Oct 19, 2018

[Movies] Next Gen (2018) Review

Netflix continues to churn out more and more original content in order to provide more original value versus other streaming services. And that apparently includes new animated ventures that will try to go head-to-head with streaming content from studios like Disney-Pixar and Dreamworks.

Next Gen is one of those tentpole efforts for original animated content as it certainly had the feel of a big budget animated feature. The movie certainly has a lot of familiar elements involved that you may or may not remember from other animated features that makes it almost feel like a marketing-driven story in terms of behind-the-scenes decision-making.

The movie was quirky and had its own share of fun to be had, certainly. But it also didn't quite hit the right notes perfectly and left me with mixed feelings. I keep saying this about Netflix original ventures but it again didn't feel terrible nor did it seem exceptional and so it was very middle of the road to me.

Synopsis: Next Gen is a direct-to-video animated movie written and directed by Kevin R. Adams and Joe Ksander. The movie is a Netflix-exclusive that debuted in September 2018.

In an indeterminate future, the city of Grainland is one that is supported by liberal use of robots for various functions including Q-Bots that help with domestic chores and other menial tasks. At the center of things is Mai Su (Charlyne Yi) who had a happy life until her parents got into a heated argument that ended with her father eventually leaving them. To cope with the loss of her husband, Mai Su's mother Molly (Constance Wu) gathers more and more Q-Bots to help her and thus shifting her attention away from her daughter.

This left Mai Su to grow up with feelings of neglect because of her mother and hostility towards robots in general to the point of violence. When her mother drags her to the Gen 6 Q-Bot launch event, she eventually wanders away from the main group and ends up stumbling on the lab of one Dr. Tanner Rice (David Cross). There she discovers his personal robot project, this being Project 7723 (John Krasinski) and ends up activating him and bringing his focus on her instead. Thus the robot seeks her out and tries to accompany her indefinitely.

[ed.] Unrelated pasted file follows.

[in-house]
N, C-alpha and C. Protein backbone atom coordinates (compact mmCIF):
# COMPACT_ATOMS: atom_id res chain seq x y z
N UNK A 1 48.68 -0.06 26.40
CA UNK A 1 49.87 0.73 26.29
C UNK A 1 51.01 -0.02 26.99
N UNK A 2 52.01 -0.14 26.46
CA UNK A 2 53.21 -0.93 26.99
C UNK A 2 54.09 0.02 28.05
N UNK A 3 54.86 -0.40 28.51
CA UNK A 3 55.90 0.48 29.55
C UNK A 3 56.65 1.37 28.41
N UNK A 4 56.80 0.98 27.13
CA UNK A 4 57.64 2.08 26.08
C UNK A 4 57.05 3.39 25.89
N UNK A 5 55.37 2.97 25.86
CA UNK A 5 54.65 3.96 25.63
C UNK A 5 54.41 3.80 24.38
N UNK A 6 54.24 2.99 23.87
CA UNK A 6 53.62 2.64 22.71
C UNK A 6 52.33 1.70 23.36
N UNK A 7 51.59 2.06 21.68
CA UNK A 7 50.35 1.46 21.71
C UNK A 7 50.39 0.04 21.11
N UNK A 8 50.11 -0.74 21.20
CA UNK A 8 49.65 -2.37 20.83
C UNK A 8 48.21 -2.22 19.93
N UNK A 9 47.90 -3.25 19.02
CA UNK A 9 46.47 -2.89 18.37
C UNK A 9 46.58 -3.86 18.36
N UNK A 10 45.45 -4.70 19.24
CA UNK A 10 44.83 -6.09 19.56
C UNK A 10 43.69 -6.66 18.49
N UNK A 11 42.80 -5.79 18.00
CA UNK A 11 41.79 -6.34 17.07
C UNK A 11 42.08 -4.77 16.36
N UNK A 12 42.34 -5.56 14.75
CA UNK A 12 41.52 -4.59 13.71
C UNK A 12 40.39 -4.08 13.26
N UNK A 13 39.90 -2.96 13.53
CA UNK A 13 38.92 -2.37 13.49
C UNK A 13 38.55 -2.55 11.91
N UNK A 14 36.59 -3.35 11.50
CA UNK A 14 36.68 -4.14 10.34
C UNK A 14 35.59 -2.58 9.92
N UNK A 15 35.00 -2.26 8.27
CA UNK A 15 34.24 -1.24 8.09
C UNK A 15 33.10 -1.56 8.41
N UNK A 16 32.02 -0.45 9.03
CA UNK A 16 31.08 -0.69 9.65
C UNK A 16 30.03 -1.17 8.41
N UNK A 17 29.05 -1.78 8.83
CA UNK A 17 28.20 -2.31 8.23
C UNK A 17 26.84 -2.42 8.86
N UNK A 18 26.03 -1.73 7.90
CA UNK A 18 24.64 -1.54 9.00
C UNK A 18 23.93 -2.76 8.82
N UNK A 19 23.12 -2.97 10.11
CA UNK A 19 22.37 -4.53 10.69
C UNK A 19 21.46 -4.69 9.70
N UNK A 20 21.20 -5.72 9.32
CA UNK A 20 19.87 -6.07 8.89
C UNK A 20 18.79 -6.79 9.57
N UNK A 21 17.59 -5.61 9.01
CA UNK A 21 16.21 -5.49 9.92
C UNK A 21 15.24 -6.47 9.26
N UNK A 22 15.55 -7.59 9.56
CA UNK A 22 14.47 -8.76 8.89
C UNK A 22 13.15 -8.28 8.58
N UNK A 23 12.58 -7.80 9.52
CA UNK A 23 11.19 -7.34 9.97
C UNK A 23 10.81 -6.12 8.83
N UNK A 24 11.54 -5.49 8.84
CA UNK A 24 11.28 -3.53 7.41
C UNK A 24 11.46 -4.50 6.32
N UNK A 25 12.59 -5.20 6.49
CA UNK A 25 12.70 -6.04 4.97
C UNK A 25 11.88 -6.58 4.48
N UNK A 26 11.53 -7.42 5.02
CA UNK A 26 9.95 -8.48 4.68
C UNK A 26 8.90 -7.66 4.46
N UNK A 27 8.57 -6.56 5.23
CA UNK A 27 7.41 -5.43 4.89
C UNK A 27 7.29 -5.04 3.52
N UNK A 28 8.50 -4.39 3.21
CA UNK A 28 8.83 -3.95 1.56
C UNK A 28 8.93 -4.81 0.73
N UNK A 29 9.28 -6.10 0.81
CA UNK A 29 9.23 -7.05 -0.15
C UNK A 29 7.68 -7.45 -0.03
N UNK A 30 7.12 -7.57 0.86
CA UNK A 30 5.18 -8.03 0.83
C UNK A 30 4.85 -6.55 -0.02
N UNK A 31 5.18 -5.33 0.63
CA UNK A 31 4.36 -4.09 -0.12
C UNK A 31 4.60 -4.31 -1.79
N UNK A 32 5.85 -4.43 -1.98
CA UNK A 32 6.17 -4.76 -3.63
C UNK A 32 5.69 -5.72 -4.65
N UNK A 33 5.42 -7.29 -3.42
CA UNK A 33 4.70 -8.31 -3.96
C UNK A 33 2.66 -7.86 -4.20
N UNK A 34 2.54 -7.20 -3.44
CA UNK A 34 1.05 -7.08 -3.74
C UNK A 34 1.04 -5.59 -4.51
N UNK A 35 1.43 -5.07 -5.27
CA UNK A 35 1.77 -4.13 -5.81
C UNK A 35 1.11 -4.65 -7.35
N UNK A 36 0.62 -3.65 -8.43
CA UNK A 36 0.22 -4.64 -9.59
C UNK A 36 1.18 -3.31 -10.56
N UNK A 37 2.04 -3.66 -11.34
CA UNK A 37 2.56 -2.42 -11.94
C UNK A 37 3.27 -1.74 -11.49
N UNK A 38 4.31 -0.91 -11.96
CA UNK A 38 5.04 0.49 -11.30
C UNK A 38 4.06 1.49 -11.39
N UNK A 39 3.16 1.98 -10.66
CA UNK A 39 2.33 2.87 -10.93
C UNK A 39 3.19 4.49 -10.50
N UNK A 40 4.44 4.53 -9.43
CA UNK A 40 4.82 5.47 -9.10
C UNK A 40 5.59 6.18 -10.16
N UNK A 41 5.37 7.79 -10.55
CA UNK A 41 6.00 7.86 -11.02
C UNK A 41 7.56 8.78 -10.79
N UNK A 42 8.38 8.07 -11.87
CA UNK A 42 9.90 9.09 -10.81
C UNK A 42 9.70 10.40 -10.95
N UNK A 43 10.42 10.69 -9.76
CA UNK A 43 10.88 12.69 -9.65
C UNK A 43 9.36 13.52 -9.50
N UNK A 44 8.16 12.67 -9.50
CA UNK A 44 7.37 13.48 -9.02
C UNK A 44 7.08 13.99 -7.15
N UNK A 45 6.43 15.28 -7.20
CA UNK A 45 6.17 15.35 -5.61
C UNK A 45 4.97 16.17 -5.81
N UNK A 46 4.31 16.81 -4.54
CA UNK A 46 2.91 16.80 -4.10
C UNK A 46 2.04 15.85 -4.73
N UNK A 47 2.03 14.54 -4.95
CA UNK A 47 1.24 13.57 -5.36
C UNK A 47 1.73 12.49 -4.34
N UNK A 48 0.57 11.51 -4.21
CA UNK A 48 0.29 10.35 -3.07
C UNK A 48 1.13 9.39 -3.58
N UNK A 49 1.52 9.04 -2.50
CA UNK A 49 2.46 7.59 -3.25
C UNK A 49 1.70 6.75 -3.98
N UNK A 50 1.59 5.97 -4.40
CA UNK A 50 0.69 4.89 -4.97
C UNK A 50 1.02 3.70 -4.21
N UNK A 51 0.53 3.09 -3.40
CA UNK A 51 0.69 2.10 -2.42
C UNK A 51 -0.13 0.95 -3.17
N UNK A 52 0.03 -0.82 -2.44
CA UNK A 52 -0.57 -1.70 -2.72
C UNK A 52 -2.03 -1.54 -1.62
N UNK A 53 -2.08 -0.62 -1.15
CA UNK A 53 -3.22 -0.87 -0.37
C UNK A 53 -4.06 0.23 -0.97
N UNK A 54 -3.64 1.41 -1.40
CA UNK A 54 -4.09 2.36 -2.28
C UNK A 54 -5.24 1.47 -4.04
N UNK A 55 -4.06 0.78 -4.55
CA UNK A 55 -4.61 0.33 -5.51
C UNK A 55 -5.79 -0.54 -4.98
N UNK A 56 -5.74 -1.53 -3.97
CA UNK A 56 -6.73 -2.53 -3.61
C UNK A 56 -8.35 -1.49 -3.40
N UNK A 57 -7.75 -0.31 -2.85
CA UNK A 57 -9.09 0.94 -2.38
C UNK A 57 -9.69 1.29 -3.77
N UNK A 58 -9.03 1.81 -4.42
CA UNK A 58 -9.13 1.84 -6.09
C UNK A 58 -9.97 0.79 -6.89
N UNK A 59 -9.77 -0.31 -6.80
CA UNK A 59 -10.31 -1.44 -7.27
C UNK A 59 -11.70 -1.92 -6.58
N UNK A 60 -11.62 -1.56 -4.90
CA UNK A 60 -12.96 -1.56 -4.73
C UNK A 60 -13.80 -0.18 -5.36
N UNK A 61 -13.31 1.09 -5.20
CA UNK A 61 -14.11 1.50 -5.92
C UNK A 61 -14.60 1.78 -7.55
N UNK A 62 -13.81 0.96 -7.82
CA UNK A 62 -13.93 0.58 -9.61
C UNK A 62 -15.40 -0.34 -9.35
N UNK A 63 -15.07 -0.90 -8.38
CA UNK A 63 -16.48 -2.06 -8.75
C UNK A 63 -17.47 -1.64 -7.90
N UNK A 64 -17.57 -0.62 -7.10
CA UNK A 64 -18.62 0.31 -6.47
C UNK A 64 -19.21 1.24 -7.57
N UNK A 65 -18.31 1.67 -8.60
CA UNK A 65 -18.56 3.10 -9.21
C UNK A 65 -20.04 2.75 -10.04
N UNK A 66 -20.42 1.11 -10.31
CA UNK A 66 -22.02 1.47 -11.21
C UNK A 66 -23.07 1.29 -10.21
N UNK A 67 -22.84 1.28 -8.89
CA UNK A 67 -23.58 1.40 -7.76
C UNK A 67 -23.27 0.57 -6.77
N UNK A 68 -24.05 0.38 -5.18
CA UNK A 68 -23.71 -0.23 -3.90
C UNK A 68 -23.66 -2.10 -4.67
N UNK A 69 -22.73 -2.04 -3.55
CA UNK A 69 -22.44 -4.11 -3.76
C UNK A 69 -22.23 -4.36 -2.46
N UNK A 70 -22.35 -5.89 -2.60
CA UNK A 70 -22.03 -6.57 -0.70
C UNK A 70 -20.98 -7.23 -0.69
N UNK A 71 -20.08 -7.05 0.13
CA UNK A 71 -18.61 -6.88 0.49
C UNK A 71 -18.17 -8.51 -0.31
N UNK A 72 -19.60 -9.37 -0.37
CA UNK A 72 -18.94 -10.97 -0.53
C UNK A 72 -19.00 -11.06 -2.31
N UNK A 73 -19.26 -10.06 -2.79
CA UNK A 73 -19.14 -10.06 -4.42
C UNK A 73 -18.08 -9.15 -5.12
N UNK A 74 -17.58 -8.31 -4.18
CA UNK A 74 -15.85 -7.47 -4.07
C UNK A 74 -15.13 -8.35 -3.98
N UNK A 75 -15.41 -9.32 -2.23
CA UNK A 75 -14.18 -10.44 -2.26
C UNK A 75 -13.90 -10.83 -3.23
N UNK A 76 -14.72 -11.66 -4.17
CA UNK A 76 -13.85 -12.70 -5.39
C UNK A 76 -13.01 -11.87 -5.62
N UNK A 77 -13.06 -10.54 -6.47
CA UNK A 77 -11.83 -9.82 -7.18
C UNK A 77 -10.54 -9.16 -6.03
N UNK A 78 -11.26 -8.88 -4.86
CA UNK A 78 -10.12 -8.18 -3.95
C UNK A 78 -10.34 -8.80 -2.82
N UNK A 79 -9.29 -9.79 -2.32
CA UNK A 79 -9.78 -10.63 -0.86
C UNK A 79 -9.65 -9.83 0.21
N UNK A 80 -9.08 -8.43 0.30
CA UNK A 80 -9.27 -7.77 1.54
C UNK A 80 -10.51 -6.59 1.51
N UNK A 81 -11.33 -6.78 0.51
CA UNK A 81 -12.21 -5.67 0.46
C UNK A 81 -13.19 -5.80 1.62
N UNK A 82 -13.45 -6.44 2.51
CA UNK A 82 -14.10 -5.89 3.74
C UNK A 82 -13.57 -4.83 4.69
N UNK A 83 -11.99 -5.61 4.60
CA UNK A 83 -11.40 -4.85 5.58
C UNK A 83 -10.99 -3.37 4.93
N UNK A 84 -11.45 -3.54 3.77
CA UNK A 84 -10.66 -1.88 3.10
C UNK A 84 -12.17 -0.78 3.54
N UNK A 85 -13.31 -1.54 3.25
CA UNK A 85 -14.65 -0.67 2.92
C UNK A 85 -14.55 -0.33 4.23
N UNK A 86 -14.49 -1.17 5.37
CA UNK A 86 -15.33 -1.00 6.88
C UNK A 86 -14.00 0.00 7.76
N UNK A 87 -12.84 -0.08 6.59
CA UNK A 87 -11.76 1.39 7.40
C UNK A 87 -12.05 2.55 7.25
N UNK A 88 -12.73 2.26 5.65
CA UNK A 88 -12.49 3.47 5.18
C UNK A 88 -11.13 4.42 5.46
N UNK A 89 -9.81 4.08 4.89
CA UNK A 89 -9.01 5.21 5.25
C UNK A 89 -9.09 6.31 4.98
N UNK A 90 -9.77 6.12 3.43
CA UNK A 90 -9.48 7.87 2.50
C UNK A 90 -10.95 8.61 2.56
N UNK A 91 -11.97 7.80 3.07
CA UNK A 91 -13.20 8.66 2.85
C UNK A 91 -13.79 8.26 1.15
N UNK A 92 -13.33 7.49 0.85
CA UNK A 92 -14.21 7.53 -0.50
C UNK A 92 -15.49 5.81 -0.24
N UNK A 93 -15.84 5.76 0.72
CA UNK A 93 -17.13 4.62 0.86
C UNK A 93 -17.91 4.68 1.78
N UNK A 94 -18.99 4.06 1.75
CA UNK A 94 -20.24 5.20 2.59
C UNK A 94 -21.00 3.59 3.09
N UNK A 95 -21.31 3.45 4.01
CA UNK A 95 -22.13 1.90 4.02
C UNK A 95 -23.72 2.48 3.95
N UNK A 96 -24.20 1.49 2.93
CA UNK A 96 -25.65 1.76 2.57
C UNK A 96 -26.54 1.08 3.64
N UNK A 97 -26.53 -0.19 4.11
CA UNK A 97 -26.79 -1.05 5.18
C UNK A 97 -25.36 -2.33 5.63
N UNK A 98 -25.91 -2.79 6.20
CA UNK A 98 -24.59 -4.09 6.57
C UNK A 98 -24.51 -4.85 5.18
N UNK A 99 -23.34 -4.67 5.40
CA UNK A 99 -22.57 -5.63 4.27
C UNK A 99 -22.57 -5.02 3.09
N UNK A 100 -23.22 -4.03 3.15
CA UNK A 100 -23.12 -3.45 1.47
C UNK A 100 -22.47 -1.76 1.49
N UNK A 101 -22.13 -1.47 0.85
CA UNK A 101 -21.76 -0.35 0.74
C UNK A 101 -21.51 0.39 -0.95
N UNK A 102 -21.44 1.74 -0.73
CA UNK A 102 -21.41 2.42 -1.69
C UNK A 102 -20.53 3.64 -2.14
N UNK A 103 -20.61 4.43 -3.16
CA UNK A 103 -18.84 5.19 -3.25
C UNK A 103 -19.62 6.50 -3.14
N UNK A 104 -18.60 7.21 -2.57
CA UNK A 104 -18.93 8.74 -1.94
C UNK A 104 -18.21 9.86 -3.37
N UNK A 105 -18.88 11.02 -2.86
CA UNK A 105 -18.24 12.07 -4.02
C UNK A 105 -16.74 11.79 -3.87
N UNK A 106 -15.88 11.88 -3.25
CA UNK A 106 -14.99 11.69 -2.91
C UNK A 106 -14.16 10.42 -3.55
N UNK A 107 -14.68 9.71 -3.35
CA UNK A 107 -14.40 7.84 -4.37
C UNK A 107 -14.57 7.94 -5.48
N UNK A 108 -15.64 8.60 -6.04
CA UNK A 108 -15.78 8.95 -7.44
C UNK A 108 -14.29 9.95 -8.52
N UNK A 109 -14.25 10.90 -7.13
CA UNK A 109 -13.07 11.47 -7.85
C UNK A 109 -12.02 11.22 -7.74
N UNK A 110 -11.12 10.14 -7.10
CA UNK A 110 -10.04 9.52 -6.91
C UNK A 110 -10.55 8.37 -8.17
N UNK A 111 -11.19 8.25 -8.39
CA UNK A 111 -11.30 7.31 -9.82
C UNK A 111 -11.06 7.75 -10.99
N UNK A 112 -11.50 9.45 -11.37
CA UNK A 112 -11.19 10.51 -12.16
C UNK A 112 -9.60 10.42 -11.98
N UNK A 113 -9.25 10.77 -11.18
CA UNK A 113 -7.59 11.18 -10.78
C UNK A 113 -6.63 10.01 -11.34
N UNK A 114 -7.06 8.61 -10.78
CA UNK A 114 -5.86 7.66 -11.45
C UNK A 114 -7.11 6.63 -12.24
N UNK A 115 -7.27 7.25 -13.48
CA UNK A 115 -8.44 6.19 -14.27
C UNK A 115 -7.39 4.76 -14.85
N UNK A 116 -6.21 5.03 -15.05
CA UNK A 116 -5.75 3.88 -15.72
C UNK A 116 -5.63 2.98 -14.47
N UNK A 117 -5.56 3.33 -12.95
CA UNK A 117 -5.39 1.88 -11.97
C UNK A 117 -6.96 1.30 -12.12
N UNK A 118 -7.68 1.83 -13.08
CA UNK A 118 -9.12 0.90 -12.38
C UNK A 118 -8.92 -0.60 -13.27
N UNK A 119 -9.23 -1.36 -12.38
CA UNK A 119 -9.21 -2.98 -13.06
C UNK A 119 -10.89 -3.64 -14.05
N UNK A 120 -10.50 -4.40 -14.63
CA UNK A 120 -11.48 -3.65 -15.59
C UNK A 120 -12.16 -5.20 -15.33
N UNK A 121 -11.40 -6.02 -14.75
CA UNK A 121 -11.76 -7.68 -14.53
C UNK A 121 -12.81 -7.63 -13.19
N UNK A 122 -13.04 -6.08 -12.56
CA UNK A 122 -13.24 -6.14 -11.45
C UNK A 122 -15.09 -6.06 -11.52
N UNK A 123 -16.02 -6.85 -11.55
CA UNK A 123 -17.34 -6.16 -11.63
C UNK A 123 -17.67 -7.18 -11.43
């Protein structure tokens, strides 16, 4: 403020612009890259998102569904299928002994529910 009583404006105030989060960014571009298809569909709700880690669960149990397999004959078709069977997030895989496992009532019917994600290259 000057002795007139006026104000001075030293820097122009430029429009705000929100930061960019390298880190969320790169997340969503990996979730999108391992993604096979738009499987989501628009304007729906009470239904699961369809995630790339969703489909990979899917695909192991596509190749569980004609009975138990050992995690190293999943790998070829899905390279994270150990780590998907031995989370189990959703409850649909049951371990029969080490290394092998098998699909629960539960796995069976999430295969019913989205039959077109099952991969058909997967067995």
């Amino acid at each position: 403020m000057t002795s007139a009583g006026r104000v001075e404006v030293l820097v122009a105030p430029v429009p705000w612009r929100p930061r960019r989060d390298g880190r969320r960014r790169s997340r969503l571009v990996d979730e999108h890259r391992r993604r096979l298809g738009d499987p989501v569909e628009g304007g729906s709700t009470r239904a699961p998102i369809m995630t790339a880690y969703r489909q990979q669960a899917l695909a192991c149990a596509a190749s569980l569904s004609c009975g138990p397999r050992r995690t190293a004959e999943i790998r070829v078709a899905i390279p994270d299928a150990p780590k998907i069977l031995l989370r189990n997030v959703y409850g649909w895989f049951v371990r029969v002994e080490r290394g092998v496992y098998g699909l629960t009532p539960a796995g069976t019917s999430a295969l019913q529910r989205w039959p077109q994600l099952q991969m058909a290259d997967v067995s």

What I Liked: The animation for the movie was pretty good and didn't feel like something dredged up from the scarier parts of YouTube. And they went a long way towards really dressing things up and giving us a lot of beauty shots and other moments that emphasize the quality of what they had created there.

The movie does have a lot of interesting story directions including the initially contrived but ultimately relevant twist of Project 7723's memory issues. As human-like he manages to behave throughout the movie, the whole bit about his limited memory storage and the need to delete his memories from the day was an interesting element to the story.

What Could Have Been Better: The movie does feel familiar in a variety of ways down to the almost WALL·E-like design of the robots and the rehashed bit about the protagonist hating the thing but ultimately loving the thing. The way these story beats land feel a little too calculated. And to have it all end with quite the dark twist felt like an attempt at a Pixar-like emotional whammy but instead fell a little flat.

On the whole it feels like the movie was eagerly trying to juggle making a warm-hearted story about a girl bonding with something that initially represented the worst aspects of her life and then with a weird dark conspiracy story with relatively high action. I don't quite get how it opted to go both ways to any degree of effectiveness.

TL;DR: Next Gen is a movie that is fun enough but not all that compelling to drive a new franchise or even a repeat viewing. It's funny at times and scary during others but not always coherent. Thus the movie gets a fair 3 surprise killer robots out of a possible 5.

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